TH-1 Support: This is a supplement from Pure Encapsulations. This supplement contains zinc, berberine, Chinese skullcap, broccoli sprout extract, and ginger root. Ginger is an anti-oxidant and may help prevent the generation of free radicals as well as have immune supporting and anti-cancer effects (citation). This supplement is designed to help balance cytokines and to support Th1 cell differentiation. Th1 cells are a major part of cell-mediated immunity against viral infections. (14)
IV Therapies: We offer several types of IV therapy. Our immunity boost IV contains high doses of vitamin C, glutathione, and B complex vitamins (vitamins B1,2,3,5&6). We also offer the Myers cocktail, which has been used for decades for many different issues. We can also use additional medications or vitamins based on your individual needs.
Thyro-essentials: While this supplement is designed to support thyroid health, I often recommend it (and take it personally) for other reasons. Thyroessentials contains Ashwaganda, which is an adaptogenic herb used in adrenal support and chronic stress. Thyro-essentials also contains vitamins A/D/B12/Riboflavin as well as selenium, magnesium and zinc.
Please let us know if you have any specific questions or concerns. Thank you for trusting us with your health.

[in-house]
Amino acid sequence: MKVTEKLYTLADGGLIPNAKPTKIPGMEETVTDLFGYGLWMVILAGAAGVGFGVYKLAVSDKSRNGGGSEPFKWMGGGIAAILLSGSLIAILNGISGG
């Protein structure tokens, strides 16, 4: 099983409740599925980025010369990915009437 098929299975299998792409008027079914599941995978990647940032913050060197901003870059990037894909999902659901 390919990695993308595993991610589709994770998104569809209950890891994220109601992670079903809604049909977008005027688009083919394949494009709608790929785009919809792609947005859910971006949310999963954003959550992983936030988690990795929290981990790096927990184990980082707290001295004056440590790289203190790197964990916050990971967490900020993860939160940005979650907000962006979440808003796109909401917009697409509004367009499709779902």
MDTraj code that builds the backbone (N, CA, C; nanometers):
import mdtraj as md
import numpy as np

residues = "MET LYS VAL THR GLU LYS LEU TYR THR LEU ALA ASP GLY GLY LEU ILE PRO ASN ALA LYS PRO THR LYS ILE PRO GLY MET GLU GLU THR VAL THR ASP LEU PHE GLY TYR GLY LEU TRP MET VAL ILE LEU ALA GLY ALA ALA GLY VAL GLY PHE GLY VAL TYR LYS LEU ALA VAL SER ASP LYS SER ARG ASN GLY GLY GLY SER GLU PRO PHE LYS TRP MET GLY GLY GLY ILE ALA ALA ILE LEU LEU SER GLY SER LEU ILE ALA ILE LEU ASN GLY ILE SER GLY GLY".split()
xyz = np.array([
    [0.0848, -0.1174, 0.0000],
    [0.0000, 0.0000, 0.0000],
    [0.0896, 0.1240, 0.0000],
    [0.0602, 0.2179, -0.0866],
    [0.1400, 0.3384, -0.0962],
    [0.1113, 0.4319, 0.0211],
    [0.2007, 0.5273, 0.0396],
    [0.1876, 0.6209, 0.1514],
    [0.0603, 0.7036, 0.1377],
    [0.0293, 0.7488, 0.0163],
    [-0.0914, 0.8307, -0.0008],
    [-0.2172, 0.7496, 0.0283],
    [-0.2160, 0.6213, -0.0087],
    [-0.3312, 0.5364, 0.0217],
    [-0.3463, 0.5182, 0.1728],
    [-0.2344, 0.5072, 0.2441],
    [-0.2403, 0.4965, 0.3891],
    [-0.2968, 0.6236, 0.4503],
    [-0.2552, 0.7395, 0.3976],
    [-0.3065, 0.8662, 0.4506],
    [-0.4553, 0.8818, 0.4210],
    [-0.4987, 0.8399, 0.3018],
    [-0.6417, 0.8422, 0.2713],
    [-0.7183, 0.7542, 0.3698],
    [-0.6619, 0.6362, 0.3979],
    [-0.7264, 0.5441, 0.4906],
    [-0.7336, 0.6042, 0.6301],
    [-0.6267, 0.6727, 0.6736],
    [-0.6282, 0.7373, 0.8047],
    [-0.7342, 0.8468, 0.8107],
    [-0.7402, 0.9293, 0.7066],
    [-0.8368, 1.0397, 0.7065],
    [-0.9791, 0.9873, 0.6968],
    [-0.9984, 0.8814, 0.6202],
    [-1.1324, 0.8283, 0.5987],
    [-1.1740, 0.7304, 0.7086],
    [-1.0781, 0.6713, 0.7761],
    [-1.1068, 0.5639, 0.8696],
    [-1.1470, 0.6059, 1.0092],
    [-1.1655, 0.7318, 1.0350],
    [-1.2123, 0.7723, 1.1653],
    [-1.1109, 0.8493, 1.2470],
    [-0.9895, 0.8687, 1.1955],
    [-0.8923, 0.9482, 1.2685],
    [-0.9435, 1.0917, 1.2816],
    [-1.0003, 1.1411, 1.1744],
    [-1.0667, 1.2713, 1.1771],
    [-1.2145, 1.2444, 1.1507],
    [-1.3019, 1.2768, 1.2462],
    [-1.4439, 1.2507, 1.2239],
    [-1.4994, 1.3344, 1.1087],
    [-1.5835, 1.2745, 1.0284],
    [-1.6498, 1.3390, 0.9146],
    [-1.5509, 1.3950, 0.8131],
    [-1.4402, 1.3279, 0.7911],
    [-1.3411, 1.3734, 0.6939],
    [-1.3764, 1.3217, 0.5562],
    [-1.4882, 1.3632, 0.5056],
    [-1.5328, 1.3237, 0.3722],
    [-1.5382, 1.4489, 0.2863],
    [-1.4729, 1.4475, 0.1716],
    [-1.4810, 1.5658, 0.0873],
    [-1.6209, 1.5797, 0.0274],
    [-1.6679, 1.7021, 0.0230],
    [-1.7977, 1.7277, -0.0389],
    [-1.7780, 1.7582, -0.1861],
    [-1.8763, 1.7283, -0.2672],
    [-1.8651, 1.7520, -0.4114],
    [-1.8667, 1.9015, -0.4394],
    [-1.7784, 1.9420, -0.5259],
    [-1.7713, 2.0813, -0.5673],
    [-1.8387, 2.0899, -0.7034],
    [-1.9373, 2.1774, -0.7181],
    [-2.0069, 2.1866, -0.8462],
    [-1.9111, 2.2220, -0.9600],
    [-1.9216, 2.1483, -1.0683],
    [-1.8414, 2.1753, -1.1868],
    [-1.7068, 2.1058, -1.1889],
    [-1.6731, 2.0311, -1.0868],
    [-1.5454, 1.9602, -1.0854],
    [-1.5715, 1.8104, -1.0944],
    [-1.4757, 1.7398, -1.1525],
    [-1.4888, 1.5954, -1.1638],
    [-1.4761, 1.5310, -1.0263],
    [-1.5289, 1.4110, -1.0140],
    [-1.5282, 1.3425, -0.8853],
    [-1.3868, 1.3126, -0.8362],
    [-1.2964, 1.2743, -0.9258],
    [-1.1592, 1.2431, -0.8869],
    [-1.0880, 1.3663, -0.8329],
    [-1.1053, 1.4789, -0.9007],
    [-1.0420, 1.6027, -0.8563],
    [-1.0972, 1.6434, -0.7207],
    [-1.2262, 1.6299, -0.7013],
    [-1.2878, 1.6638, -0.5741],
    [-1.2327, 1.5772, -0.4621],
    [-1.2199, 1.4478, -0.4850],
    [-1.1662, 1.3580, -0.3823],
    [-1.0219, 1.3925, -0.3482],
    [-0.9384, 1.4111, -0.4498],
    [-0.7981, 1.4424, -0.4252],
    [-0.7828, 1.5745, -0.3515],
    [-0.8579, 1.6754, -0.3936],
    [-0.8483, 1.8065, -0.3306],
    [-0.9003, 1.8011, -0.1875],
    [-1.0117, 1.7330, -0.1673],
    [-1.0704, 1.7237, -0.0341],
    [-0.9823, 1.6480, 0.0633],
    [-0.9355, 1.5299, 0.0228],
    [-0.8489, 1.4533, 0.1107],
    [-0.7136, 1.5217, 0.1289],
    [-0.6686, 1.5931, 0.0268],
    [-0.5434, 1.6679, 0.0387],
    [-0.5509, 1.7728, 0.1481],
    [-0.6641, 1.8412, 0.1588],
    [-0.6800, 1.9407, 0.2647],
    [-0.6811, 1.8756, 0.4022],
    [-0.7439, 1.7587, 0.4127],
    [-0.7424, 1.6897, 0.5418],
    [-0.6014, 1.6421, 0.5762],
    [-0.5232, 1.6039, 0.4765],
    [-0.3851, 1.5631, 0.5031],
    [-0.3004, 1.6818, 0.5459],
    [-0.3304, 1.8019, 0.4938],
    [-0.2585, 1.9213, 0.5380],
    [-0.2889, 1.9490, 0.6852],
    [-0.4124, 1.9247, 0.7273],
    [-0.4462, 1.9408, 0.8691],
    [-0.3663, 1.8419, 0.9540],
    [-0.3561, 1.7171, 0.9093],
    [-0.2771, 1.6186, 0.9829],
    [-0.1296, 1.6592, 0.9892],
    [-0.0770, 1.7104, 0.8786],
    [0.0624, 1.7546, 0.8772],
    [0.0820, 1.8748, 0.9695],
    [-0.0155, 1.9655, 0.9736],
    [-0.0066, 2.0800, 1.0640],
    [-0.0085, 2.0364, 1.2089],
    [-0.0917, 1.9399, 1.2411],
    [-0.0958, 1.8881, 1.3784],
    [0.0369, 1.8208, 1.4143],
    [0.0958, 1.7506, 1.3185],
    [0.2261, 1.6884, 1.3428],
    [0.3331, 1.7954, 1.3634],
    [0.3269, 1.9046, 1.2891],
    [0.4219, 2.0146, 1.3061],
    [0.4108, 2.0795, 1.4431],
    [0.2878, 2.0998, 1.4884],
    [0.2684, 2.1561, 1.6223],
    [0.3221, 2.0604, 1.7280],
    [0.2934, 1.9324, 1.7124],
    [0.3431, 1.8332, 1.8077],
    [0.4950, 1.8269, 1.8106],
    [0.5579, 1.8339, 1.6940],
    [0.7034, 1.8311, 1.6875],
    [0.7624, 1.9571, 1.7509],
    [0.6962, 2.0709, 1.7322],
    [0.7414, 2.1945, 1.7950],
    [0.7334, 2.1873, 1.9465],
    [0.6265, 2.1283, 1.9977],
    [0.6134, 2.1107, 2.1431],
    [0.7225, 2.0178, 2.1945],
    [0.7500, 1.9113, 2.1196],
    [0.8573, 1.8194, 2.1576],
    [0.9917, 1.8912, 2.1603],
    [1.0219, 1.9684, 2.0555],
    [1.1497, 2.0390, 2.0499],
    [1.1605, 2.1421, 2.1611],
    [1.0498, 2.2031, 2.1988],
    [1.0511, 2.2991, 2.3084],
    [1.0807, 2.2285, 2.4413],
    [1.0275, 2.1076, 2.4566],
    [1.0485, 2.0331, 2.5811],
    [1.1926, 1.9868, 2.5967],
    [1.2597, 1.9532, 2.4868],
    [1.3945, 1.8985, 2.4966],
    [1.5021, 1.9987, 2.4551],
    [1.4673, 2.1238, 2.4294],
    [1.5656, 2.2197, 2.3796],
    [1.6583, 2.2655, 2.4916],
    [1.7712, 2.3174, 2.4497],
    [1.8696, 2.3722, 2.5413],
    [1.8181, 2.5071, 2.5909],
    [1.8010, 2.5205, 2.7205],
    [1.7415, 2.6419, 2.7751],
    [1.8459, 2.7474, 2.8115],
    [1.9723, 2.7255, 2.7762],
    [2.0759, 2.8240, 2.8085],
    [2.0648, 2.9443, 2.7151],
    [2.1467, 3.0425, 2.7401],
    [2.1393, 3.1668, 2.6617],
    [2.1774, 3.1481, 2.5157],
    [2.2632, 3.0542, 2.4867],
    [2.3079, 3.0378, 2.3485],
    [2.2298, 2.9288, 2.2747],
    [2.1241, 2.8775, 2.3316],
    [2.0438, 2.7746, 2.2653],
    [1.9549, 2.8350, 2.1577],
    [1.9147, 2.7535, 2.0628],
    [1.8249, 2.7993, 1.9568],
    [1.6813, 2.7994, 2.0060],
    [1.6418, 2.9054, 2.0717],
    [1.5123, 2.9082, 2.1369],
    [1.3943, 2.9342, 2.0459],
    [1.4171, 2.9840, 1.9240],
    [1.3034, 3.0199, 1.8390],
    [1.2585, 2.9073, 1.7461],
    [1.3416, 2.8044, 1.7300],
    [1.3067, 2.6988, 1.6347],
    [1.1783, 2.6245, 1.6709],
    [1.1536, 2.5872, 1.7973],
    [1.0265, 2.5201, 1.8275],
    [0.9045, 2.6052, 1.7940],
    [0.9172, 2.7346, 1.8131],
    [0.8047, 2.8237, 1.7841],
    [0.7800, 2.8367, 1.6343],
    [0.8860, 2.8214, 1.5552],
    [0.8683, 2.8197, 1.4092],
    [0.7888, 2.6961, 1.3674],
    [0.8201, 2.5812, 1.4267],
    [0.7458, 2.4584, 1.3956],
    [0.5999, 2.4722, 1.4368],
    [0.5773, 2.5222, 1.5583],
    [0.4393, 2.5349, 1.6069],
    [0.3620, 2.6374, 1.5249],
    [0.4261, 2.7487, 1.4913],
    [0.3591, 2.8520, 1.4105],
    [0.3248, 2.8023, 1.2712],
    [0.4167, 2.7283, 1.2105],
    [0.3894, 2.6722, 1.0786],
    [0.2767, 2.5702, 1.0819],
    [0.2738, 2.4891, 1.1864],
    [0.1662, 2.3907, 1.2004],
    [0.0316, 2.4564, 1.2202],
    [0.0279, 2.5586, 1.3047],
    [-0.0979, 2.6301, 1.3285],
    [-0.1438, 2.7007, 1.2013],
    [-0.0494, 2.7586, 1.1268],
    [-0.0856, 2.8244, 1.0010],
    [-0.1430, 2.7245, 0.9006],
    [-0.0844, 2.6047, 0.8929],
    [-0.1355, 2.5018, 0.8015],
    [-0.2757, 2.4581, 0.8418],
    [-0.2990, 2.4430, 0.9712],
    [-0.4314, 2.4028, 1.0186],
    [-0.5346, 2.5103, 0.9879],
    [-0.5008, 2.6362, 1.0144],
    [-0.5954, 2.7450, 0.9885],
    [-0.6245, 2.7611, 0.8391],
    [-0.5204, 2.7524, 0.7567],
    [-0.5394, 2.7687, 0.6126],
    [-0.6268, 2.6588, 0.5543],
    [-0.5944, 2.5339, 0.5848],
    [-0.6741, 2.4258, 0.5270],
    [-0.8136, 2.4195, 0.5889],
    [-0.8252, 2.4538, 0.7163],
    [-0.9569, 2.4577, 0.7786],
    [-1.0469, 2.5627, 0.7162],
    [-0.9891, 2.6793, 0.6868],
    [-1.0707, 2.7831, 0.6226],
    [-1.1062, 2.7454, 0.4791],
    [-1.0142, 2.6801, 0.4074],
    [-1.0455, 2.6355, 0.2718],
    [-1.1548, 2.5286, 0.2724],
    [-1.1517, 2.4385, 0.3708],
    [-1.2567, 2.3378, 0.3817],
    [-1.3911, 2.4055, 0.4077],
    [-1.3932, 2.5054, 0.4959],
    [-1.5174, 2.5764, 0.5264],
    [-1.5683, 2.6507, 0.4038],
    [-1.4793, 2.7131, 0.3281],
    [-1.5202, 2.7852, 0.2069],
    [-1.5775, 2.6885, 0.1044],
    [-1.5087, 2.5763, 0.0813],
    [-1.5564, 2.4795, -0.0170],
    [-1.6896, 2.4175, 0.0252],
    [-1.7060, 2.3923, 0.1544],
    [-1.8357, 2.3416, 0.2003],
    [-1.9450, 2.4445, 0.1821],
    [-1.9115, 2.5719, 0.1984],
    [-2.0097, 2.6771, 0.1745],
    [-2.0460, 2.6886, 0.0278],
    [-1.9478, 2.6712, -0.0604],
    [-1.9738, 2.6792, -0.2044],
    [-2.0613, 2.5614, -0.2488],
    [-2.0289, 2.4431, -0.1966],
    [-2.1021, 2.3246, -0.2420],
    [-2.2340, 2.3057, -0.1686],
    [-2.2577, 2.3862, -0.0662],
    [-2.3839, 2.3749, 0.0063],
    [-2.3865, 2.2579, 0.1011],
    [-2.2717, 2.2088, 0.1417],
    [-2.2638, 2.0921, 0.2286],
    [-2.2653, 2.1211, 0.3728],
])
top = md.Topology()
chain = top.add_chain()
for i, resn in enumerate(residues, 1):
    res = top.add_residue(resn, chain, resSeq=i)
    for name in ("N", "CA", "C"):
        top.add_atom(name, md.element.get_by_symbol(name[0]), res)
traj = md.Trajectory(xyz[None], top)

Nick Gentry, M.D.
- Ginger: https://www.ncbi.nlm.nih.gov/pmc/articles/PMC3665023/
- Magnesium: https://www.nature.com/articles/1601689
- Selenium https://onlinelibrary.wiley.com/doi/full/10.1111/j.1747-0080.2008.00260.x
- Vitamin A https://www.ncbi.nlm.nih.gov/pmc/articles/PMC2906676/
- Vitamin B6 https://www.ncbi.nlm.nih.gov/pmc/articles/PMC5358464/
- Vitamin B6 https://www.nature.com/articles/1602439
- Vitamin C https://www.ncbi.nlm.nih.gov/pubmed/29099763
- Vitamin C https://journal.chestnet.org/article/S0012-3692(16)62564-3/fulltext
- Vitamin D https://pubmed.ncbi.nlm.nih.gov/30675873/
- Vitamin E https://www.ncbi.nlm.nih.gov/pmc/articles/PMC6266234/#!po=0.574713
- Exercise http://www.luzimarteixeira.com.br/wp-content/uploads/2011/04/exercise-immune-system.pdf
- Sleep https://www.ncbi.nlm.nih.gov/pmc/articles/PMC3256323/
- Zinc https://www.ncbi.nlm.nih.gov/pmc/articles/PMC2277319/
- Th-1 Support https://www.pureencapsulations.com/th1-support.html
- COVID-19 Antibody testing https://www.medrxiv.org/content/10.1101/2020.04.14.20062463v1